Chapter 5

The first

Paula was born in Americana in a humble family. Although there was no need for it, luxury was something that wasn't even around the corner. That question of "what am I going to be when I grow up?" it is child's play or the privilege of the richest. For Paula, her future was clear: study, finish high school and find a job in the city. In the best of cases, she would follow the family tradition and take a public exam, which seemed extremely boring to her.

Despite the lack of enthusiasm for her pre-post future, she was an exemplary student. He believed that if he got a 10 in everything, he would get a better job in the neighborhood trade.

I'm in doubt if I find the determined and responsible little Paula cute, or sad to think that a pre-teen shouldn't be so worried about this.

Anyway, the focus on studies led her to a technical course that would completely change the direction of her life. After years of a “very weak” basic education, in her words, she had the opportunity to enter the Paula Souza Center, a teaching center of excellence of the Government of the State of São Paulo. It was in this environment that she experienced, for the first time, contact with qualified teachers, a robust and challenging teaching program, as well as projects that aroused her curiosity and showed her a horizon of new possibilities, including going to college.

Unlike his new classmates, attending higher education was never part of his plans. Not that her mother didn't encourage her to study, but five years of college meant five more years of tight bookkeeping, extra expenses, and one less daughter contributing around the house. It was a difficult account to close.

It was difficult, but not impossible. For the first time Paula saw a chance to rewrite her history and she wouldn't miss this opportunity for anything. She had one chance, only one chance.

He studied harder than anyone else, took an extra preparatory course for the university entrance exam, and the reward came months later in the form of a list of approved candidates for the chemistry course at Unicamp. Paula was officially the first college woman in her family.

He studied at night to work during the day, made honey bread on Sundays to sell to friends, did scientific initiation and took advantage of every opportunity that the institution offered him. She even got an international scholarship and her first plane trip was to Portugal, which was not washed down with custard tarts and codfish, but based on trays and lunchbox, and which even today yields sweet memories and lots of laughter.

Joining college opened the doors of the world to Paula, and she never stopped. After graduating, she completed her master's degree and, even before finishing, she was already planning her next steps. She wanted to live outside Brazil, fought and made it happen. In 2016, she moved to Holland, hired as a doctoral student, learned a lot, made friends from all over the world, traveled to countries she never thought she would travel to, bought a house, fulfilled dreams she didn't even know she had. Today, a PhD in chemistry, he left his academic life for a corporate career in search of more stability and works at the research center of a multinational energy and petrochemical company. So proud of this woman.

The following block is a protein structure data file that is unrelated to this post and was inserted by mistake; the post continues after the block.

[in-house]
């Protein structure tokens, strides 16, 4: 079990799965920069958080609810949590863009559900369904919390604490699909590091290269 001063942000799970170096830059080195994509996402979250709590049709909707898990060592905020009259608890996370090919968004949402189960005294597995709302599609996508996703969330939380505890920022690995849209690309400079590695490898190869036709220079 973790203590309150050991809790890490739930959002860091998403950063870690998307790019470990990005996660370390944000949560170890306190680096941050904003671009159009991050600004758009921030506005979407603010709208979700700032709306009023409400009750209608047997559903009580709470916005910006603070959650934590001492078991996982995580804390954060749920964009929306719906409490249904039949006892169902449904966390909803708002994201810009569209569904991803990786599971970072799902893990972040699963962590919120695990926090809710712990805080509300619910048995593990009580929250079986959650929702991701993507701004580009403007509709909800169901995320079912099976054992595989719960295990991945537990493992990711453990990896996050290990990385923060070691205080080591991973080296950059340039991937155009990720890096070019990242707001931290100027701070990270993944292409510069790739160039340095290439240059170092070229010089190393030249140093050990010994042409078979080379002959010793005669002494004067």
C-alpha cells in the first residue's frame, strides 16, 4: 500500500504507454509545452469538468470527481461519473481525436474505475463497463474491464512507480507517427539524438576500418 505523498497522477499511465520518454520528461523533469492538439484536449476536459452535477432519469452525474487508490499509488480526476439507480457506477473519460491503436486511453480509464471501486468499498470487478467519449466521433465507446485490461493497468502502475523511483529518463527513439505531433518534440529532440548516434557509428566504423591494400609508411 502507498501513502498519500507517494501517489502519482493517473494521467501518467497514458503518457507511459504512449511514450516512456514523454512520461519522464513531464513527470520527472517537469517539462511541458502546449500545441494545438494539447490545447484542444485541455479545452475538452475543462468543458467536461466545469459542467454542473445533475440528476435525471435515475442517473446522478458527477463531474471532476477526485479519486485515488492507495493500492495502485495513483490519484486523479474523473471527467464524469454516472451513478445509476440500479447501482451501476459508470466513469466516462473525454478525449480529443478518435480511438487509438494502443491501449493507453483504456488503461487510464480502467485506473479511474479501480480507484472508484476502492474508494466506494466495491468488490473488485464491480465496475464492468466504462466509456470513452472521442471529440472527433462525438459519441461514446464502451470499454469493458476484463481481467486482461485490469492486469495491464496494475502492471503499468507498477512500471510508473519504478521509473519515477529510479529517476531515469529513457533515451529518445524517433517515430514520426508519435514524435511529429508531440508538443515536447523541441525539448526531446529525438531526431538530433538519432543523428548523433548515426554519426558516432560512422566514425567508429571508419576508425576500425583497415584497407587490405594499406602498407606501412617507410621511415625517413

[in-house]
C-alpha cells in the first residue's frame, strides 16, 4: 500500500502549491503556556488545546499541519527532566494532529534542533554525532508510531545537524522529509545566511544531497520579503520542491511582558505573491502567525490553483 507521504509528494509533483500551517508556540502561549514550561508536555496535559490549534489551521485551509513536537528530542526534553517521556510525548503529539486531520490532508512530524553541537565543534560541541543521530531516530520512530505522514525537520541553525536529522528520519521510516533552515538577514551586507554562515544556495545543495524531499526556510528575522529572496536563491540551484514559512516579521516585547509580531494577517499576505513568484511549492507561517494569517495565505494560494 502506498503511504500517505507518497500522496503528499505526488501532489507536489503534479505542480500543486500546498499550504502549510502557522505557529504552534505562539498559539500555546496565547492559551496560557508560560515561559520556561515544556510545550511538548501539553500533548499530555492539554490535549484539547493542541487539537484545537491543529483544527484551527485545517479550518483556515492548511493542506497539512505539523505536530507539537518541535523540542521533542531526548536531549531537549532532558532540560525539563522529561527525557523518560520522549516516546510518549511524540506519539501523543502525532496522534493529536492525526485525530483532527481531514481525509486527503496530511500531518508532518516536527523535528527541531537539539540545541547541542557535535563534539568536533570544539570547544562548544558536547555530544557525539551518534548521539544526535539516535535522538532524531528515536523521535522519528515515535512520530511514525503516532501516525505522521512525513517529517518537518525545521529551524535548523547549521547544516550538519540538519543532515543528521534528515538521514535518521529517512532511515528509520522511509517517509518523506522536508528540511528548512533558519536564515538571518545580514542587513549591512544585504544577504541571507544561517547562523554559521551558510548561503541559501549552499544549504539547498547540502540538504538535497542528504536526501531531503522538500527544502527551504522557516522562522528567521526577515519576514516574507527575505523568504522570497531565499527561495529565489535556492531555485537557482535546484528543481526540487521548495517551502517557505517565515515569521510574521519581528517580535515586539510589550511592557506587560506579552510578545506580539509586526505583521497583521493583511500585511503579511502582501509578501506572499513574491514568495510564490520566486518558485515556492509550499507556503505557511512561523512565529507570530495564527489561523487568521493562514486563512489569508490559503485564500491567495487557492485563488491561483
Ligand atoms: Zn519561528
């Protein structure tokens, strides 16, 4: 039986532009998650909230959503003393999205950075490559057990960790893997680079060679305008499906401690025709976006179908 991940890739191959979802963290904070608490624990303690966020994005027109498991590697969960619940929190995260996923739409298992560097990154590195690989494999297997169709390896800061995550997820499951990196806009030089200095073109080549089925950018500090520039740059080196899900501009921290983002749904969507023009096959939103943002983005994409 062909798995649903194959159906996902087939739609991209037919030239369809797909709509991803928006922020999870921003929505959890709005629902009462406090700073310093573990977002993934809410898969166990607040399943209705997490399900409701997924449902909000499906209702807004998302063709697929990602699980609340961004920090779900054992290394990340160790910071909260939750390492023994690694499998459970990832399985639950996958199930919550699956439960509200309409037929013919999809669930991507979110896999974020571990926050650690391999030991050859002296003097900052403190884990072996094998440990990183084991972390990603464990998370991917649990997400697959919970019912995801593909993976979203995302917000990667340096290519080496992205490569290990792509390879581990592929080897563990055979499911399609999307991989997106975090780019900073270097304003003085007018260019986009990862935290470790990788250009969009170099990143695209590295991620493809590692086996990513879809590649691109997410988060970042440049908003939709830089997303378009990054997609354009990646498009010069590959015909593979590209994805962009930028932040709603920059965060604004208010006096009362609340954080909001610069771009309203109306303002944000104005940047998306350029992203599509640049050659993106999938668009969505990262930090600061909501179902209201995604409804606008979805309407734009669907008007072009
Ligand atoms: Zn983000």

Paula fought against all the statistics and wrote a beautiful story thanks to her discipline and determination. She has a clarity of where she wants to go and a focus on the path that is rare to see. She is a pure source of inspiration, but she also exposes a serious and serious problem.

Despite free education being a right guaranteed by our constitution, Paula burst her bubble by entering college when public universities were attended almost only by the elite who could afford a quality secondary education.

After just over a decade of public policies, the quota system and the SISU program for admission to higher education, data from 2018 show an important change in the composition of students in free higher education, where more than 70% of students were in the range of family income of up to 1.5 times the minimum wage and 74.7% of enrolled students came from public education. Despite the good news, in 2021 only 18% of young people between 18 and 24 years old were enrolled in college.

Basic education is still precarious, the dropout rate is huge, the crisis in education aggravated by the covid pandemic is already reflected in the numbers that show a 171% increase in the rate of children and young people out of school. In addition to university access, Brazil urgently needs a leap in quality in basic education.

Paula's trajectory is inspiring but also highlights the challenges faced by most young Brazilians in terms of access to education. How many Paulas are not hidden behind the lack of opportunity? How many stories are not ready to be rewritten?

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